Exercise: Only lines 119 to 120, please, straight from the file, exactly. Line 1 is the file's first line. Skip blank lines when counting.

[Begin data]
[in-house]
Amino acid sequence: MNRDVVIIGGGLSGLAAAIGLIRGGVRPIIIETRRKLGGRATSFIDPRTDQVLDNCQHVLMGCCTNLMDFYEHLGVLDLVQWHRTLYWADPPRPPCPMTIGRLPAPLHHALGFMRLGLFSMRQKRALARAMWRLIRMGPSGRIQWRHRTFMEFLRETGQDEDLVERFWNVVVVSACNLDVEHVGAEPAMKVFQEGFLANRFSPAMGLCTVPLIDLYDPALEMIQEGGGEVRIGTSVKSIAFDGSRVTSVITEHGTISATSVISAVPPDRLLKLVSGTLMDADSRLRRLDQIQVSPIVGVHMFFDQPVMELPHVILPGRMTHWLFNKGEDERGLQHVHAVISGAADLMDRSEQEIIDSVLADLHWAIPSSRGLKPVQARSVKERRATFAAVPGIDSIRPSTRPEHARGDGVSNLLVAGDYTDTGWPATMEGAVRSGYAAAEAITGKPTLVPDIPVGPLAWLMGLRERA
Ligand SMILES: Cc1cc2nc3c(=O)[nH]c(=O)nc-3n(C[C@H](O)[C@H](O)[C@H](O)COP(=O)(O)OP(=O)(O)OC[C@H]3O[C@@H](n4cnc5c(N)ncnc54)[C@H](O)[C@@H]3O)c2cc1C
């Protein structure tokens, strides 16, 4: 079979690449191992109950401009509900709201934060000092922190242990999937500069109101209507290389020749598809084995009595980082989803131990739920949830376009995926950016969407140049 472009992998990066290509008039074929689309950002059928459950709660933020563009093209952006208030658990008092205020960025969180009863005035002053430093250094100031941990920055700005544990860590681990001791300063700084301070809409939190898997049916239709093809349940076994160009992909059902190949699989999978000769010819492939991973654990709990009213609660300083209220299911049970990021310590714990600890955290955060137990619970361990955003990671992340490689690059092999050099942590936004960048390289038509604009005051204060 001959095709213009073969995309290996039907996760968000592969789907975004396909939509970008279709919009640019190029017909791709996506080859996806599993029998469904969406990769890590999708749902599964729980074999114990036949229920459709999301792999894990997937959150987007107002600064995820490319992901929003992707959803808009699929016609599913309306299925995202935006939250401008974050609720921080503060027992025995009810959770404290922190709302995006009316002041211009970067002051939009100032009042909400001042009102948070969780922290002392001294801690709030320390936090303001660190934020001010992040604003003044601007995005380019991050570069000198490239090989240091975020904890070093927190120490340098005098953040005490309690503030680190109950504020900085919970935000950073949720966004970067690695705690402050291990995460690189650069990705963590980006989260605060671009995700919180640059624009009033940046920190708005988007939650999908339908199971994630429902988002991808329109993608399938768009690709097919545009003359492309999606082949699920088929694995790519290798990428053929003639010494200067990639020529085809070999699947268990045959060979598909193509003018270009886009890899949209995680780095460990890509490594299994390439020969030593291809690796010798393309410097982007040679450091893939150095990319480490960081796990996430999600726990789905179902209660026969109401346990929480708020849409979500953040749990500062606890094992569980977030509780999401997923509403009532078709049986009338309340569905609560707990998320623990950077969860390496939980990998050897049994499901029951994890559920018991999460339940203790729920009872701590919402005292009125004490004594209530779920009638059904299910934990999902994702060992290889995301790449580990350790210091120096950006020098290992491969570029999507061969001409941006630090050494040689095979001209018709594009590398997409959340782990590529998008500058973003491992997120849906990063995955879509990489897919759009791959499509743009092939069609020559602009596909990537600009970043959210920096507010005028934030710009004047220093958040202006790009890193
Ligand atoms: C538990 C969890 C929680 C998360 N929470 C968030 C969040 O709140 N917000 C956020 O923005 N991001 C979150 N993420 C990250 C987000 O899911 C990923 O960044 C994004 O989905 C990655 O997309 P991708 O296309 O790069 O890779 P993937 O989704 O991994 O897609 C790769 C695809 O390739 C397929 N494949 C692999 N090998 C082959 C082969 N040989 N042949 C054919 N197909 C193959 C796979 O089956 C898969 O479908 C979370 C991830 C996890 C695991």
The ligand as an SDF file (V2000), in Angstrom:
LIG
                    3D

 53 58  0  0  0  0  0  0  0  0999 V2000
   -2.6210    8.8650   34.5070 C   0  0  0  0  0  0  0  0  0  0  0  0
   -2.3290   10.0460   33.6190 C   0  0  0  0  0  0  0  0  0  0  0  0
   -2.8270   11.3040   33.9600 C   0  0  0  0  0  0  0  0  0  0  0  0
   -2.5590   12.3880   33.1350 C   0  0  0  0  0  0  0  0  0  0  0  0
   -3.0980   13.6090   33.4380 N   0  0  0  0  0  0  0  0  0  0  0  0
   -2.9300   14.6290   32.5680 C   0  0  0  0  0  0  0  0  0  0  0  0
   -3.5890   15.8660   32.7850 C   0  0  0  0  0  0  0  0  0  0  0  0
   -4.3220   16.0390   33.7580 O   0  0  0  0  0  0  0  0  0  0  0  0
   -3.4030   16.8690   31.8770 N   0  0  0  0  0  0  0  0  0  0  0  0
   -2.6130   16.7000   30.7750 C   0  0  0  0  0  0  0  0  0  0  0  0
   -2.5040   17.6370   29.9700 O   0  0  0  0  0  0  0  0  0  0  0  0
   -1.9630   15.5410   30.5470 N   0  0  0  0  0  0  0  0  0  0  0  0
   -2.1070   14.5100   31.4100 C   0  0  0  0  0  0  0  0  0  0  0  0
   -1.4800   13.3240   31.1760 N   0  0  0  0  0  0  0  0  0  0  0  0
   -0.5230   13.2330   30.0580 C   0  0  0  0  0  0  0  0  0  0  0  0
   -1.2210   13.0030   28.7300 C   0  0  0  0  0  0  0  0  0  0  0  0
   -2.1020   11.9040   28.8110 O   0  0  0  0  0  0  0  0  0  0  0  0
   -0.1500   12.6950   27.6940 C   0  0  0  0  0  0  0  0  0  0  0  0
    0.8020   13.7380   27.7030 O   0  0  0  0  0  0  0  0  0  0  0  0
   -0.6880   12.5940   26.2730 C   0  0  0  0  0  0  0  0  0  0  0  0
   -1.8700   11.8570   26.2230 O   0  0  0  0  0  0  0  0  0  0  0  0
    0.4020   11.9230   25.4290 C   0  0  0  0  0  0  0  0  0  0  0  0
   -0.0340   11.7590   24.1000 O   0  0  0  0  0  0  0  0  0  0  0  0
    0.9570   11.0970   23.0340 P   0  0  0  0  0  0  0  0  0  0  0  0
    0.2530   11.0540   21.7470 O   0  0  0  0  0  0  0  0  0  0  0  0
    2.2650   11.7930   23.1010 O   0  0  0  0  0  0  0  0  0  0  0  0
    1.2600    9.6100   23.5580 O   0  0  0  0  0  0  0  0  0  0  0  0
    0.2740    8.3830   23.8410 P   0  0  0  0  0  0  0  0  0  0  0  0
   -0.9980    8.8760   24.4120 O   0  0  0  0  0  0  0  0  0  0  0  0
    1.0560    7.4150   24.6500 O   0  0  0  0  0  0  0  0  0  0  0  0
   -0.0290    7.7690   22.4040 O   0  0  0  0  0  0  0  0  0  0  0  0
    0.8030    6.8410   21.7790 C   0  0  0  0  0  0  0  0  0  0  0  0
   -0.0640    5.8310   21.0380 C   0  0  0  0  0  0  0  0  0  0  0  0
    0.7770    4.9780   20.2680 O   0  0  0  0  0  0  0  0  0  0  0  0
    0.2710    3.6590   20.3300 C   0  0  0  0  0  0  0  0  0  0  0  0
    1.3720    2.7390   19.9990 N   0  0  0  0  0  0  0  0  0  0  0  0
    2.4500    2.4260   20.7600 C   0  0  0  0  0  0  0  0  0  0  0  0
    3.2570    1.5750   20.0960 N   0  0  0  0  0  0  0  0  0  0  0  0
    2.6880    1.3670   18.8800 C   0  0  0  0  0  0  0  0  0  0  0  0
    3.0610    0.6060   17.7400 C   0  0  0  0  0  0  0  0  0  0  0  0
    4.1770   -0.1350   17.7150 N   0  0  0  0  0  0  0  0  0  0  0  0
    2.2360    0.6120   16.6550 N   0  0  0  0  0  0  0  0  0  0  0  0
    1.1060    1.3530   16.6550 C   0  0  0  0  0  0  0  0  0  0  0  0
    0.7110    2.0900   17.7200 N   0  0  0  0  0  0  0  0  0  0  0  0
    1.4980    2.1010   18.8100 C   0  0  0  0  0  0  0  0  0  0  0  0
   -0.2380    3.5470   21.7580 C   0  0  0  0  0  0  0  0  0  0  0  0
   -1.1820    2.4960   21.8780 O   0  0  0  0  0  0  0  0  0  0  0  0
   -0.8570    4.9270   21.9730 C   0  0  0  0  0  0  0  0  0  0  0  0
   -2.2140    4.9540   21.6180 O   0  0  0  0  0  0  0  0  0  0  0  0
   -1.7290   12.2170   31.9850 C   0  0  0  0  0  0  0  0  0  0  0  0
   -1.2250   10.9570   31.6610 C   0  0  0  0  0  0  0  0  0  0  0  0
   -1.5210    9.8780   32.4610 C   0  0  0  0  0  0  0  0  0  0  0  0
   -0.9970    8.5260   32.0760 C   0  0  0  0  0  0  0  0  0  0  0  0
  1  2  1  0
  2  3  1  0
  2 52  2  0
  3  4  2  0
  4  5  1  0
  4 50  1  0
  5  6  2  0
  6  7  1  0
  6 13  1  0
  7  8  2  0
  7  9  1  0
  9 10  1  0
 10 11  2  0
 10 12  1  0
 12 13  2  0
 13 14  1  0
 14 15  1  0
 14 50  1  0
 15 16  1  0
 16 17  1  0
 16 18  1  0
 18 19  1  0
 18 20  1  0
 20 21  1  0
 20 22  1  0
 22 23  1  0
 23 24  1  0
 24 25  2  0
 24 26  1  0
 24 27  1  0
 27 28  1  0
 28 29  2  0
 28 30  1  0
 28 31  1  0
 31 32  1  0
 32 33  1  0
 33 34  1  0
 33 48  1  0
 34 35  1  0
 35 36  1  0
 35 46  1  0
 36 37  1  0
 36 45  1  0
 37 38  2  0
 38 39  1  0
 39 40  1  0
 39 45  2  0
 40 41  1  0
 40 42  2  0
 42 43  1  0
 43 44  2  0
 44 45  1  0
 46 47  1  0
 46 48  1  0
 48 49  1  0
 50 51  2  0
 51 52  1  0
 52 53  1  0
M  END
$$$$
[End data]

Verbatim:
 51 52  1  0
 52 53  1  0